Baillie, Robert (1599–1662). Cleric. Baillie was born in Glasgow and educated at the university there. Appointed to a living at Kilwinning in Ayrshire, he took part in the Glasgow Assembly, protested against Arminian innovations, and served with the army of the covenant. In 1642 he was appointed professor of divinity at Glasgow and rapidly became one of the leading presbyterian spokesmen. He represented the Scottish kirk at the Westminster Assembly and was dismayed at the Erastianism and tolerance of many of the English. Cromwell he thought lax and that his power should be broken: the independents, shockingly, ‘expressed themselves for toleration not only to themselves, but to other sects’. But, with the cunning of the righteous, Baillie wrote of the independents: ‘we purpose not to meddle in haste, till it please God to advance our army, which we expect will much assist our arguments.’ Later, Baillie became a leader of the resolutionists. In 1660 he declined a bishopric but was appointed principal of Glasgow University. His Letters and Journals have been much used.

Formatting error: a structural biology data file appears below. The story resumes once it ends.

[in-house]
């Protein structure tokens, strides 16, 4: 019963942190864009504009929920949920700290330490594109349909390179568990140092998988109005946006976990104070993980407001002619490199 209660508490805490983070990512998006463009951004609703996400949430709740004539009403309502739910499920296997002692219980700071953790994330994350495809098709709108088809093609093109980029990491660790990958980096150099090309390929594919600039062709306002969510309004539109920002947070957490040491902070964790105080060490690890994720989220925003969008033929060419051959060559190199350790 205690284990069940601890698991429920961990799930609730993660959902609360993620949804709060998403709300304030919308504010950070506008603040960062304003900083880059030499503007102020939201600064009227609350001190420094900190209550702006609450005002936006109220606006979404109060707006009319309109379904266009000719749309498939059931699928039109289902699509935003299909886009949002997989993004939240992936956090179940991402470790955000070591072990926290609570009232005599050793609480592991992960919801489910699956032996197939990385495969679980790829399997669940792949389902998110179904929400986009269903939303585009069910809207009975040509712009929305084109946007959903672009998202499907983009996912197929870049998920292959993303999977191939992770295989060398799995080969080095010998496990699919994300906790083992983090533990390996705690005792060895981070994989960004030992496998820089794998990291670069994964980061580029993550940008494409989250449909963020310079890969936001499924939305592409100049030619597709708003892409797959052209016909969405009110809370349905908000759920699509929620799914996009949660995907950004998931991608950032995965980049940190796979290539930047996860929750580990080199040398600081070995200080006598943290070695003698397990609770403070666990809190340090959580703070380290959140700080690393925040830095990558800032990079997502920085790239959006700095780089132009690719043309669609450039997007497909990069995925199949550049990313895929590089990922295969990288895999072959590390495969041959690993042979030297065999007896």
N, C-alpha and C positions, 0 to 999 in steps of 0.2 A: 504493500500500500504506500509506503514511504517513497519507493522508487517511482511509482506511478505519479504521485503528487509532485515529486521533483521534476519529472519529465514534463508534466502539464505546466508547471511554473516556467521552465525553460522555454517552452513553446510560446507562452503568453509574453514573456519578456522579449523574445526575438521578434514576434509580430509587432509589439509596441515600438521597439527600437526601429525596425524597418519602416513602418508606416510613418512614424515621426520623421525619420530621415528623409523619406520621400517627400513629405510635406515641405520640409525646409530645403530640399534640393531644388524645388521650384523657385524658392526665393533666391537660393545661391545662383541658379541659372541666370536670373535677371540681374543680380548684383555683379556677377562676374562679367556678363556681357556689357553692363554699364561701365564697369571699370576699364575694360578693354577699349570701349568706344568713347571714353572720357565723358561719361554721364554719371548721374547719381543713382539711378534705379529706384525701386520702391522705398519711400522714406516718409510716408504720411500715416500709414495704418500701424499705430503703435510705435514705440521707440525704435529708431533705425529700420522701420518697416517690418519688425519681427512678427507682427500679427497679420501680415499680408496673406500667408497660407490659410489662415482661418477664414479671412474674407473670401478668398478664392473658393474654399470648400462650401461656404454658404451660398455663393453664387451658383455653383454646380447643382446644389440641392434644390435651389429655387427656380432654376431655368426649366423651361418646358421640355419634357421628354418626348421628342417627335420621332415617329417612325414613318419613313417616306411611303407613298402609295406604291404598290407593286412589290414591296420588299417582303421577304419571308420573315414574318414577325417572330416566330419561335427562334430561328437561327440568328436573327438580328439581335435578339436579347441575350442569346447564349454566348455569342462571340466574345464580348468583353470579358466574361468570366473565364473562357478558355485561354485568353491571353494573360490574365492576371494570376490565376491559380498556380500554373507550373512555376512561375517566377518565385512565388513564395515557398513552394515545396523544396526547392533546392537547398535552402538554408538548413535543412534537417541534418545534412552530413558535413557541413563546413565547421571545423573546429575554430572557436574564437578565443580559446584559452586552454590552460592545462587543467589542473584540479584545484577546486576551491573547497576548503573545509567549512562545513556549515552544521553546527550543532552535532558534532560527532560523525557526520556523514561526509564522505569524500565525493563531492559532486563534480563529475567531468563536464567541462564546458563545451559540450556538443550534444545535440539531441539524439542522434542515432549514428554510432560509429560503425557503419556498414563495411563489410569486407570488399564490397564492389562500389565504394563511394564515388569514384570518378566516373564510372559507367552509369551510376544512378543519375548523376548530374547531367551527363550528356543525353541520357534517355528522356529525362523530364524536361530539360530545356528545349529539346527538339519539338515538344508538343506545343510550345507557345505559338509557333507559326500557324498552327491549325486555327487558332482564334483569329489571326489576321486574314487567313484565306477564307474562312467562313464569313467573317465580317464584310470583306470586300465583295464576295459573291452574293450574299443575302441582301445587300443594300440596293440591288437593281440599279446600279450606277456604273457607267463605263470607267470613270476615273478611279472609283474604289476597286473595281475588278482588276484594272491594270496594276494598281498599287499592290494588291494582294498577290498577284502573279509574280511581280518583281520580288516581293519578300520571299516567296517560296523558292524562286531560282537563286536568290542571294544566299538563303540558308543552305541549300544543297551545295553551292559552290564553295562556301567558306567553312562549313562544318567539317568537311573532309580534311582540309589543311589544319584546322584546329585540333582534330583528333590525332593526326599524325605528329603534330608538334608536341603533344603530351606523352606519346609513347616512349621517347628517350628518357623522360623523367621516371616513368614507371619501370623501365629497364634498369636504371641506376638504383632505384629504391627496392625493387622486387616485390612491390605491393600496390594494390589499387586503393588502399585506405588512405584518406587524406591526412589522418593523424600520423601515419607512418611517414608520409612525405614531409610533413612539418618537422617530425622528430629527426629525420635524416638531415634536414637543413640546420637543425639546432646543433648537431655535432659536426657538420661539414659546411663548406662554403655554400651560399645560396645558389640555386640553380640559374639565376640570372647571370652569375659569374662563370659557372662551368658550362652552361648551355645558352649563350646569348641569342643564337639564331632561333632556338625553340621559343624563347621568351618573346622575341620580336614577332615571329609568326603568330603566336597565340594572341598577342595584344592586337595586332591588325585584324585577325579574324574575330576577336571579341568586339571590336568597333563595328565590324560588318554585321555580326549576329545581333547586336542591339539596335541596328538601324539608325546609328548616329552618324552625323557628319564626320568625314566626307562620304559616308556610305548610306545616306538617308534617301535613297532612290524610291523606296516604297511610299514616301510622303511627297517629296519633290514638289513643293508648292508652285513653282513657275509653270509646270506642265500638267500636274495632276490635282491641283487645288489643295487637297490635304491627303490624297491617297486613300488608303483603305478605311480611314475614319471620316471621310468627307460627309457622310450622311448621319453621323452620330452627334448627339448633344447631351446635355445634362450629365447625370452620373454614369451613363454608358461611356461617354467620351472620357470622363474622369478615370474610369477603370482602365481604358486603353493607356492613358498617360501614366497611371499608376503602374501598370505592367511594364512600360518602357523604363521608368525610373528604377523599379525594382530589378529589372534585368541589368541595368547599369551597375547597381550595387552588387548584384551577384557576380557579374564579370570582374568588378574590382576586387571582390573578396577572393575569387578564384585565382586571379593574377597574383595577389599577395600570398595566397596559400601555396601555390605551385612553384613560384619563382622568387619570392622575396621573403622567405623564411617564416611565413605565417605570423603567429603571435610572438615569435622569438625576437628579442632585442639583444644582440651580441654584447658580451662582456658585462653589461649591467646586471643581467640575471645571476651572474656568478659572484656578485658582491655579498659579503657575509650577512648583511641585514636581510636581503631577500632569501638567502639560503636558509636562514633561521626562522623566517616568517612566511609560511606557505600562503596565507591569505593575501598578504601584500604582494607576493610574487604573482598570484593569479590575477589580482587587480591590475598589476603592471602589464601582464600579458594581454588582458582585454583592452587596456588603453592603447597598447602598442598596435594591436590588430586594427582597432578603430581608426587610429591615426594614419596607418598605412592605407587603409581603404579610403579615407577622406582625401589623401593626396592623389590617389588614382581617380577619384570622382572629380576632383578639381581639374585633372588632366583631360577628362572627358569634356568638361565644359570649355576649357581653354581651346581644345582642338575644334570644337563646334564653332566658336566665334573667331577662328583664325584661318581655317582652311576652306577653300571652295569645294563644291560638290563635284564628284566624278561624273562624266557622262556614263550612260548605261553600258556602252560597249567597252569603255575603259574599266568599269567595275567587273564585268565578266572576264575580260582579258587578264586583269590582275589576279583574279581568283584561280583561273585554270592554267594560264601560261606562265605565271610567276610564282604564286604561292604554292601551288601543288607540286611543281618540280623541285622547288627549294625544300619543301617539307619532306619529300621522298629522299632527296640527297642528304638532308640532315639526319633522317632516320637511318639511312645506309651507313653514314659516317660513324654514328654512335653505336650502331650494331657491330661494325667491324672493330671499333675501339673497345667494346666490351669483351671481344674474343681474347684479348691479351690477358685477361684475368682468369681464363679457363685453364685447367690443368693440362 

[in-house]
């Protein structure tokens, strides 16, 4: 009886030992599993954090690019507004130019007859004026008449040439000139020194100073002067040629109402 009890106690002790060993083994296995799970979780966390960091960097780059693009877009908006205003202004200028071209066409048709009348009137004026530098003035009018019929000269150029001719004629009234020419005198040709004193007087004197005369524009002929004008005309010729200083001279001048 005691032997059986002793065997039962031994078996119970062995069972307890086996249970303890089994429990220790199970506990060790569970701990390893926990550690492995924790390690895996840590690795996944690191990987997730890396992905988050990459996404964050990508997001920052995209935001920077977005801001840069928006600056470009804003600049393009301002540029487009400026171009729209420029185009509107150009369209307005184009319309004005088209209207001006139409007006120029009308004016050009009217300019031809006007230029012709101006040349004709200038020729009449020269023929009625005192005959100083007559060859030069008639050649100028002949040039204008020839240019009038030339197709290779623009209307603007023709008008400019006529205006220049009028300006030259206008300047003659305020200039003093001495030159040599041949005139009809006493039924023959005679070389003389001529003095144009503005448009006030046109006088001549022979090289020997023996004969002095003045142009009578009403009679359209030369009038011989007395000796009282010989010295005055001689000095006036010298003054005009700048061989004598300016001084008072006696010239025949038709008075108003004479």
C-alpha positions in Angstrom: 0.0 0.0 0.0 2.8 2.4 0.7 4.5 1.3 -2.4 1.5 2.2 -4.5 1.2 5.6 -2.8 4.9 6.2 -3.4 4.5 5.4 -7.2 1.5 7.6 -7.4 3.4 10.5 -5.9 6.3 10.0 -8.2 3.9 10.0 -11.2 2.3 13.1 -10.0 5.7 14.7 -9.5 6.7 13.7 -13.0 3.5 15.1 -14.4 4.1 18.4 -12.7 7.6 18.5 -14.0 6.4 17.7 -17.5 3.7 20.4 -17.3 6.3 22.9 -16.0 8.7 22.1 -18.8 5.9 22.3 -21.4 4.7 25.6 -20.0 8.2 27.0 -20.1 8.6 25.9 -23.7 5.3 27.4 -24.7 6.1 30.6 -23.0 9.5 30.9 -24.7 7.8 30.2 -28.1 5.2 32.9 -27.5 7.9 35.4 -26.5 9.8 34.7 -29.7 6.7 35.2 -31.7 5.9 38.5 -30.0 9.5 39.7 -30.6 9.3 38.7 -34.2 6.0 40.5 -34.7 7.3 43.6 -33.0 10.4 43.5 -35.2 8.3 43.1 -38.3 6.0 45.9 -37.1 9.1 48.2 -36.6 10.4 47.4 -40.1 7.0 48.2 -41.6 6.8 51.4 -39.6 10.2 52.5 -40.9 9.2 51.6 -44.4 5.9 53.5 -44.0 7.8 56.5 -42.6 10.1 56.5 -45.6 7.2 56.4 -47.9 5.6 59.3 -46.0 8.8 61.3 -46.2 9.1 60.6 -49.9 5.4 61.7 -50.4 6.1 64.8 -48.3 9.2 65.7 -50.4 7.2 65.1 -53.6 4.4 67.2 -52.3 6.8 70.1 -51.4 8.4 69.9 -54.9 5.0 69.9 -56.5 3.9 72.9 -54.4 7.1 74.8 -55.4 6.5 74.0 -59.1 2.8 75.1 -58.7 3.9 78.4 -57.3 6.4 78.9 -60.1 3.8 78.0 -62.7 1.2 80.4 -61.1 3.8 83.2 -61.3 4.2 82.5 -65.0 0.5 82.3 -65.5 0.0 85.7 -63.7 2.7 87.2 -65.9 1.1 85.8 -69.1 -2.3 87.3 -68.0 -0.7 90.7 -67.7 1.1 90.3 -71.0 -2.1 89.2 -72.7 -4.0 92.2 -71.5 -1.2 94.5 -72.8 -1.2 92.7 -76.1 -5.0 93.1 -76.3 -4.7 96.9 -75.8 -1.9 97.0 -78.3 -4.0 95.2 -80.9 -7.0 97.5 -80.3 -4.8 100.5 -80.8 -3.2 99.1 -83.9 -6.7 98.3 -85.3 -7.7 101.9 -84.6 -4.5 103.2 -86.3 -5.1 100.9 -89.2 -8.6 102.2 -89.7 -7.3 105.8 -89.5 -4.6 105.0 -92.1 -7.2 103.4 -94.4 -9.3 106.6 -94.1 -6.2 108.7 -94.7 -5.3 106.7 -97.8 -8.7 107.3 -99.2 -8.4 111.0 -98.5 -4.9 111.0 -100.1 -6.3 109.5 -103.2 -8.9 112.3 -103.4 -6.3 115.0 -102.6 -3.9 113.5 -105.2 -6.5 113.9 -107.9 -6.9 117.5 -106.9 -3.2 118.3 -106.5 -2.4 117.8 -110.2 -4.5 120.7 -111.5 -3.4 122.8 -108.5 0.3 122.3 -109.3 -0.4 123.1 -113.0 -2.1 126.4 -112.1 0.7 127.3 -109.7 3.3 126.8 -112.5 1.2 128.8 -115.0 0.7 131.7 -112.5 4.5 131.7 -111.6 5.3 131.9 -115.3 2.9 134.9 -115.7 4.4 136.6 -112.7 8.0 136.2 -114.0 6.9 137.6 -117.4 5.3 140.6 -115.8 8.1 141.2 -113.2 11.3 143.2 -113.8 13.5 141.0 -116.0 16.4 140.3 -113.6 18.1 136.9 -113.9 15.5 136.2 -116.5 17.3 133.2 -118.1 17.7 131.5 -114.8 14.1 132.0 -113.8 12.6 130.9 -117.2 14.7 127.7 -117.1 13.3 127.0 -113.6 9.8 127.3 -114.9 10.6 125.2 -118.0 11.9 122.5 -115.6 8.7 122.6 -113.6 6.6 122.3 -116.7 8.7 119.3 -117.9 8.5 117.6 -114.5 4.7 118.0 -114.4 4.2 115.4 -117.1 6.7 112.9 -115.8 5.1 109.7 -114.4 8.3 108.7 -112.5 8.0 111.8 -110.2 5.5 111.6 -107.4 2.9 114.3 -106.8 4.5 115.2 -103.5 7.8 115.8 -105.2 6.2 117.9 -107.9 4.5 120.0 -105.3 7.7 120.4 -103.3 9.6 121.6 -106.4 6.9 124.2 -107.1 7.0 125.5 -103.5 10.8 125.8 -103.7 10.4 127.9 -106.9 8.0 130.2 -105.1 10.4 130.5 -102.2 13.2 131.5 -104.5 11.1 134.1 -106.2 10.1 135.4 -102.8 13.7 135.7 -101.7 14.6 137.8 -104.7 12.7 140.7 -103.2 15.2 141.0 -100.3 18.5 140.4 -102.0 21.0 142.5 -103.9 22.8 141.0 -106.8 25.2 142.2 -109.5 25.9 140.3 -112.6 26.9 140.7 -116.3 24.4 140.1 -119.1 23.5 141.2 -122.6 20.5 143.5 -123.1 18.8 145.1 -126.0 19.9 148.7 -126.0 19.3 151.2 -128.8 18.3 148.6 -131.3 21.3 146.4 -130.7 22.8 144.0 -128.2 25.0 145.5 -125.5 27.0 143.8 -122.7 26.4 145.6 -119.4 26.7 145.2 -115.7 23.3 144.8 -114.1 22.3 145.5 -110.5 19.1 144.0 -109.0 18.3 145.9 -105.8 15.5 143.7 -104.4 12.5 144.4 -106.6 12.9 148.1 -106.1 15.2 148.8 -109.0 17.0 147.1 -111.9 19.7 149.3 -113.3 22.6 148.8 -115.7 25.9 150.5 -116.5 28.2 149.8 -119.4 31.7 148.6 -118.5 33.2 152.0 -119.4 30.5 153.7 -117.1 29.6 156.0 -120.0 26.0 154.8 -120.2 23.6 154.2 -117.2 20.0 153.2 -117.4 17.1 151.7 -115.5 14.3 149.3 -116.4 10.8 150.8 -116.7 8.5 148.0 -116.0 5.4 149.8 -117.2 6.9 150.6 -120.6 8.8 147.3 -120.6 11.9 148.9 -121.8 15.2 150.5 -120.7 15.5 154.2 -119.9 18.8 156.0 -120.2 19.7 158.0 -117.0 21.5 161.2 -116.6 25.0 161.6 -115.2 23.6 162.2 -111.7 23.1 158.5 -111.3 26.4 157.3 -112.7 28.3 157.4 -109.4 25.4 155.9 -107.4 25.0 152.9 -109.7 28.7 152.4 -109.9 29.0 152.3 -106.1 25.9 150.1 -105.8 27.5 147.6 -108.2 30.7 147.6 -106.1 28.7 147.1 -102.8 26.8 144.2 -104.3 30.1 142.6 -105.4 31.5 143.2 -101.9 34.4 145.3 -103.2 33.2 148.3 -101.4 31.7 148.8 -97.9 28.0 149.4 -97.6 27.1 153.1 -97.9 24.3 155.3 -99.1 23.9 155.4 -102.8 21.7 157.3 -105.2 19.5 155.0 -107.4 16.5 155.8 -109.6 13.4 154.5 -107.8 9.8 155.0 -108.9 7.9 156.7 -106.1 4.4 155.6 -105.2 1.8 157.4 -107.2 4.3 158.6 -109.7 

J. A. Cannon
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